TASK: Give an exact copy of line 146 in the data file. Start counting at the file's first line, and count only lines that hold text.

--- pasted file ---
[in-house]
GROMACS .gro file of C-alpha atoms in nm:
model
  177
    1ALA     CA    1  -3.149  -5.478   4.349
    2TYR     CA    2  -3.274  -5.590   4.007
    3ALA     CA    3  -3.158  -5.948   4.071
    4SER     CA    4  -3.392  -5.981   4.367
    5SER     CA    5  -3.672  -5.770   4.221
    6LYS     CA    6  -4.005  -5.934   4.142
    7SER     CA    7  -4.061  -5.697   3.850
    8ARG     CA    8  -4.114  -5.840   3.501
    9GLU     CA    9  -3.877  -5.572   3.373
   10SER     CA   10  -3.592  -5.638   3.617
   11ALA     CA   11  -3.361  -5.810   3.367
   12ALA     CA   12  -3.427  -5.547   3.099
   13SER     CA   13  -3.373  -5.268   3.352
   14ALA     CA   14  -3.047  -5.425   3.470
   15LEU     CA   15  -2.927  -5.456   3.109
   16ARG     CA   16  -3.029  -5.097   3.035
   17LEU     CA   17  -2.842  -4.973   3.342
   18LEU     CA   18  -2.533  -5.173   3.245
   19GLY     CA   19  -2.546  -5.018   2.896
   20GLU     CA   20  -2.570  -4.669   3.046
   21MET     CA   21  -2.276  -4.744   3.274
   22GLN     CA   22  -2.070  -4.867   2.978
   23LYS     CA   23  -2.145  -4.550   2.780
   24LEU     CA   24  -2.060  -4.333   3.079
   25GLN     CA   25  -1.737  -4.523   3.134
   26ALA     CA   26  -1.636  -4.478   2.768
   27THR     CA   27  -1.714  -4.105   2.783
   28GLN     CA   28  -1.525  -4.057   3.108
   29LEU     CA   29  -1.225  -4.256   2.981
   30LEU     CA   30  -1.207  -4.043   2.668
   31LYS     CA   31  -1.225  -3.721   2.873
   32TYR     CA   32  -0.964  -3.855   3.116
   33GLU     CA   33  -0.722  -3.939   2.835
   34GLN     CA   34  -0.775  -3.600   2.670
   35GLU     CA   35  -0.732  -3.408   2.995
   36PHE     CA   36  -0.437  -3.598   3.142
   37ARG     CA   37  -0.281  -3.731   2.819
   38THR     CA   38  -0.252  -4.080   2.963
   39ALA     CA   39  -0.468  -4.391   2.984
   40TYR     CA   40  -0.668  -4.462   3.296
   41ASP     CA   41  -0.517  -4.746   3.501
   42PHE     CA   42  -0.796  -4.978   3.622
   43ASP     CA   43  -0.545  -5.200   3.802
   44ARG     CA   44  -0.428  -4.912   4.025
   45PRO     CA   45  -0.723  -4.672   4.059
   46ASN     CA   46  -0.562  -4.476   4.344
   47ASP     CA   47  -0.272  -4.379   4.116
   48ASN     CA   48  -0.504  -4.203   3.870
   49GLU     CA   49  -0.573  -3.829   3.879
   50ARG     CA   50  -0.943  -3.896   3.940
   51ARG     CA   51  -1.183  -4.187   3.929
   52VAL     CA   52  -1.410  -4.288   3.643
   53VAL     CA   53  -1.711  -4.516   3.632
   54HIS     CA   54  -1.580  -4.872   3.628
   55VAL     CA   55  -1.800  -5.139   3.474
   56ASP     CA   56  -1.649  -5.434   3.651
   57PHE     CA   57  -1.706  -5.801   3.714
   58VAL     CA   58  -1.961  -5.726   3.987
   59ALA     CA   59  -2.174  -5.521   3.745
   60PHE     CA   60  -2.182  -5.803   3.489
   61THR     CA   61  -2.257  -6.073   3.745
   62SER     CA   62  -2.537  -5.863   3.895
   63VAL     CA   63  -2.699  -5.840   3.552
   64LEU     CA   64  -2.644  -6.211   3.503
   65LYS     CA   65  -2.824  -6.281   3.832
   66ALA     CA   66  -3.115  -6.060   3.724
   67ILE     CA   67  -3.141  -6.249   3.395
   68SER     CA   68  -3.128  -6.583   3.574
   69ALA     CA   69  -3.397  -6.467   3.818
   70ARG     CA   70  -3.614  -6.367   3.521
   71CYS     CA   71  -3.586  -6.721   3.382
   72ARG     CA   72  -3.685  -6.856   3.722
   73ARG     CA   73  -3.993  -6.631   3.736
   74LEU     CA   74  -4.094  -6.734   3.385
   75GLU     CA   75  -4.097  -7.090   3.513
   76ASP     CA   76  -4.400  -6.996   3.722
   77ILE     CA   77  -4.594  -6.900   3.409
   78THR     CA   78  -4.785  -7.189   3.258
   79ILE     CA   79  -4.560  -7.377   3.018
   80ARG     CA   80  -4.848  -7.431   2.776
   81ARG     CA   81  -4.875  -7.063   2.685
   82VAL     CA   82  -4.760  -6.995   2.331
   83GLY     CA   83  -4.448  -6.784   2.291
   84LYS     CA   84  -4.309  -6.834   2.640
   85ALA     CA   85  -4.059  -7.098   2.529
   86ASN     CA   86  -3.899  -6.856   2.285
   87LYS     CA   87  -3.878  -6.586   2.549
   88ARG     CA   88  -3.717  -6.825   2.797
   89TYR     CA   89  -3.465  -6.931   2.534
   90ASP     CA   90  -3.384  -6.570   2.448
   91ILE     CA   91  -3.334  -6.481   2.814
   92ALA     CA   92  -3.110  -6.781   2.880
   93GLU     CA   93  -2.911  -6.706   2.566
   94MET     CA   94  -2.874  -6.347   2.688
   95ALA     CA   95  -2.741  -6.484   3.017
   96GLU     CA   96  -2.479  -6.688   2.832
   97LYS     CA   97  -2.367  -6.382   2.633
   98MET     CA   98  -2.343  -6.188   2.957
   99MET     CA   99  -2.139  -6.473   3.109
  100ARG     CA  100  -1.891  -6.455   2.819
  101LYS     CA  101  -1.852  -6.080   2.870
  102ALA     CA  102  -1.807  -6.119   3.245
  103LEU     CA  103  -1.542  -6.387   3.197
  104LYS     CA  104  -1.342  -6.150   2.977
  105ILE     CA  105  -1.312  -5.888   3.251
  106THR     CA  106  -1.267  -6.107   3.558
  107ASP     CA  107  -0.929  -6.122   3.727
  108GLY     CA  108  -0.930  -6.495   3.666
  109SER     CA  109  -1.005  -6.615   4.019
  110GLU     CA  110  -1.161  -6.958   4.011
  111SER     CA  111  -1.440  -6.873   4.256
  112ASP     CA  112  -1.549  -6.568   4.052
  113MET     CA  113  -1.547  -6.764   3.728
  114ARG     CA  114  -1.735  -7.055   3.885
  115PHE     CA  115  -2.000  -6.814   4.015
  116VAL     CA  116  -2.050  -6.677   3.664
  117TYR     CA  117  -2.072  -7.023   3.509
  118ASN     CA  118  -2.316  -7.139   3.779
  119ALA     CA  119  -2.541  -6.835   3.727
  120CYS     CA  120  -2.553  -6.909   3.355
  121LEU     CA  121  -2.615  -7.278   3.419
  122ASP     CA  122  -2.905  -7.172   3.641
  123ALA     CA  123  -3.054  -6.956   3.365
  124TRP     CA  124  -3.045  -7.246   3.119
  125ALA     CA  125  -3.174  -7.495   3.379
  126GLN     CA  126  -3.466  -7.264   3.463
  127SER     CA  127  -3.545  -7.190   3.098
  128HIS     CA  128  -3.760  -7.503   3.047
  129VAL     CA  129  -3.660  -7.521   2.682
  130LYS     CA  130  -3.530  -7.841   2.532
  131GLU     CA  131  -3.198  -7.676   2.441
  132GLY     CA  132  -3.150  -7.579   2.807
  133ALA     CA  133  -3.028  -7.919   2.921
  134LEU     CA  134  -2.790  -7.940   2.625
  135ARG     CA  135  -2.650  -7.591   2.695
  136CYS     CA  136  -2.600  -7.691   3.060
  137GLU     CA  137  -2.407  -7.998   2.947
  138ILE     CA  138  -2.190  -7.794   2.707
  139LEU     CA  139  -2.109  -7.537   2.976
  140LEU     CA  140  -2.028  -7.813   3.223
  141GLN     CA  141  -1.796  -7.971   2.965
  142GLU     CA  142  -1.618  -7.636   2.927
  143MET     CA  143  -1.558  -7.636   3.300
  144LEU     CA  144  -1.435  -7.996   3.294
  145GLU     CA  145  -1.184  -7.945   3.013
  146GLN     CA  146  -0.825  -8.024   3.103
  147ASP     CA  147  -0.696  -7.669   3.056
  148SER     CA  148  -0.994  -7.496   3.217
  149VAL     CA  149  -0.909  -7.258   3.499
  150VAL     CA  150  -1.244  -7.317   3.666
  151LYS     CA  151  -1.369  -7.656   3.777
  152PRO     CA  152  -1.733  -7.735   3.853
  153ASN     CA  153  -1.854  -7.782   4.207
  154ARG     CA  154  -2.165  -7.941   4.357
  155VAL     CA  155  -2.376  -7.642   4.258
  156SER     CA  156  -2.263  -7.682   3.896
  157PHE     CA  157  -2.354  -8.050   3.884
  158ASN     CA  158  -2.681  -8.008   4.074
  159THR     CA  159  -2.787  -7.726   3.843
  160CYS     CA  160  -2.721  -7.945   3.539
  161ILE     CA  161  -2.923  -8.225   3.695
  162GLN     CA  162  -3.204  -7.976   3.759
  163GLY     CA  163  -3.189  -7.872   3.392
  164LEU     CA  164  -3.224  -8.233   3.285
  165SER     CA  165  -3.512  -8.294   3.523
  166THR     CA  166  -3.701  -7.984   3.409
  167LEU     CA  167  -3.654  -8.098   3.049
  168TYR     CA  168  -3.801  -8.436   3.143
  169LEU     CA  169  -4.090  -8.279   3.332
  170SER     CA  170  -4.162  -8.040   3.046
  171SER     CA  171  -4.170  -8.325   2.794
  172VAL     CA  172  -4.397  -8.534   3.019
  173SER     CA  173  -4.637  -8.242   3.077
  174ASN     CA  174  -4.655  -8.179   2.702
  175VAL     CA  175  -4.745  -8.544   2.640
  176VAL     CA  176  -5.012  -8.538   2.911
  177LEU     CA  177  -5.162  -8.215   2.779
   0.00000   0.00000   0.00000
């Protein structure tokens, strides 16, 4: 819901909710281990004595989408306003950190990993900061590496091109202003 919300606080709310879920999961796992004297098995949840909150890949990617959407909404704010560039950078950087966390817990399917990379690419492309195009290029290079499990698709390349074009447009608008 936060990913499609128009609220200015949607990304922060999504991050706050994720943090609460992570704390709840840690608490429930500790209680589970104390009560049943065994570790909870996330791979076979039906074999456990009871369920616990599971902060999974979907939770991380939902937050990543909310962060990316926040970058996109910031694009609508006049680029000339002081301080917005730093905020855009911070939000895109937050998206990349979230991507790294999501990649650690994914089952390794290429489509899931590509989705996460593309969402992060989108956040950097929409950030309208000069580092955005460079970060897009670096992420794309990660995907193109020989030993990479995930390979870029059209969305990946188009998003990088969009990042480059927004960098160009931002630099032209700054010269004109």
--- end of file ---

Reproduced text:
  142GLU     CA  142  -1.618  -7.636   2.927